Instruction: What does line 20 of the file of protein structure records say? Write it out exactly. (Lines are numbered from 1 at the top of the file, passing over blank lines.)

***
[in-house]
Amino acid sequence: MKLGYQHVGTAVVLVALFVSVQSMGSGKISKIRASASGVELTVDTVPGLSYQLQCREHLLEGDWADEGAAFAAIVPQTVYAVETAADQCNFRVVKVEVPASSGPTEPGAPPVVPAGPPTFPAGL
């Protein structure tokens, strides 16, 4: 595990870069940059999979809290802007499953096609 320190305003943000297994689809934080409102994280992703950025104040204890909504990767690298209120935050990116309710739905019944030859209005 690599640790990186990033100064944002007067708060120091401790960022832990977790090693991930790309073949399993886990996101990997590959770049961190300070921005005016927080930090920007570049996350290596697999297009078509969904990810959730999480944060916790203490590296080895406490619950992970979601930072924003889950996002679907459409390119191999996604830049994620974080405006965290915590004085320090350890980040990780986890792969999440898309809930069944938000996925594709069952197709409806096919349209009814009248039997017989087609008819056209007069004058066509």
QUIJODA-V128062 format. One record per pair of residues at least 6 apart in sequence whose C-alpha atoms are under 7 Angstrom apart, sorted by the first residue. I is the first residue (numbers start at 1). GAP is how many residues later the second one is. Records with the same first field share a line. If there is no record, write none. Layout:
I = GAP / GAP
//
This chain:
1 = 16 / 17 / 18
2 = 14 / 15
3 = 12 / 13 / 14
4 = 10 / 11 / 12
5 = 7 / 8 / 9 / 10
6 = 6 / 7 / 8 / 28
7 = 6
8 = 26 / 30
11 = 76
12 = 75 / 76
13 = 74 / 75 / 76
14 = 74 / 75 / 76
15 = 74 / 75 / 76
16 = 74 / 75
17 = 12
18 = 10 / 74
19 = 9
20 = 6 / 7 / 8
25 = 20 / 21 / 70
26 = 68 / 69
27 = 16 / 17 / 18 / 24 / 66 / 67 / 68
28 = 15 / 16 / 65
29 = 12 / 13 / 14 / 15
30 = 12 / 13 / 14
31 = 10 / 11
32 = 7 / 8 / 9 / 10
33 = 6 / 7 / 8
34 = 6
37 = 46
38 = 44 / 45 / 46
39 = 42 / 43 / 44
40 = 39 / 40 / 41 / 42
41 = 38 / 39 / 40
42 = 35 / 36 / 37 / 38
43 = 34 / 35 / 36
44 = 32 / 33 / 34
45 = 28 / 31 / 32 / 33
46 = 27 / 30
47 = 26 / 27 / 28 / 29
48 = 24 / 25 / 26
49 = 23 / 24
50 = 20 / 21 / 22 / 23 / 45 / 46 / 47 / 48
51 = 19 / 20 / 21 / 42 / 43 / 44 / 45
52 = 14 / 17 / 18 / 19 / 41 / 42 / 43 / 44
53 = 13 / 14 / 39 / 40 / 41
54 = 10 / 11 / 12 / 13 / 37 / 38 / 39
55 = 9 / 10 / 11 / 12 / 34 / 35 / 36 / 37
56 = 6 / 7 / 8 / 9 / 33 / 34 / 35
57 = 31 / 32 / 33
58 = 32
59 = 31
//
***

15 = 74 / 75 / 76